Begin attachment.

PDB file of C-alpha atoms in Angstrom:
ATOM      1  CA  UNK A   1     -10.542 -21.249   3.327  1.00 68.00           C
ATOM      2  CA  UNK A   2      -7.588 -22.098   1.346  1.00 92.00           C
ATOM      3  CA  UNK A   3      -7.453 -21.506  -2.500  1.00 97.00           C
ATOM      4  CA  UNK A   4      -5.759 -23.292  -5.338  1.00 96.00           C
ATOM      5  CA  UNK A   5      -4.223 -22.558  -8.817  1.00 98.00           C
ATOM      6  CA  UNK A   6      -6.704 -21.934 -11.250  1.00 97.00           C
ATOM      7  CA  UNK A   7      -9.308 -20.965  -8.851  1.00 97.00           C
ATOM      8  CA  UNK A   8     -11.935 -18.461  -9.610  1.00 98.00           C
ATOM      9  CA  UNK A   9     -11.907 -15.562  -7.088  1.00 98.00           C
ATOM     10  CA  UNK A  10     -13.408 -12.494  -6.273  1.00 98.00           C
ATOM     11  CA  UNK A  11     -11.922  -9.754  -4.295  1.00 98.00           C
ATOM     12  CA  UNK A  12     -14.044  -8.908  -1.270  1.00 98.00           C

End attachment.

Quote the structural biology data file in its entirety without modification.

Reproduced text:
PDB file of C-alpha atoms in Angstrom:
ATOM      1  CA  UNK A   1     -10.542 -21.249   3.327  1.00 68.00           C
ATOM      2  CA  UNK A   2      -7.588 -22.098   1.346  1.00 92.00           C
ATOM      3  CA  UNK A   3      -7.453 -21.506  -2.500  1.00 97.00           C
ATOM      4  CA  UNK A   4      -5.759 -23.292  -5.338  1.00 96.00           C
ATOM      5  CA  UNK A   5      -4.223 -22.558  -8.817  1.00 98.00           C
ATOM      6  CA  UNK A   6      -6.704 -21.934 -11.250  1.00 97.00           C
ATOM      7  CA  UNK A   7      -9.308 -20.965  -8.851  1.00 97.00           C
ATOM      8  CA  UNK A   8     -11.935 -18.461  -9.610  1.00 98.00           C
ATOM      9  CA  UNK A   9     -11.907 -15.562  -7.088  1.00 98.00           C
ATOM     10  CA  UNK A  10     -13.408 -12.494  -6.273  1.00 98.00           C
ATOM     11  CA  UNK A  11     -11.922  -9.754  -4.295  1.00 98.00           C
ATOM     12  CA  UNK A  12     -14.044  -8.908  -1.270  1.00 98.00           C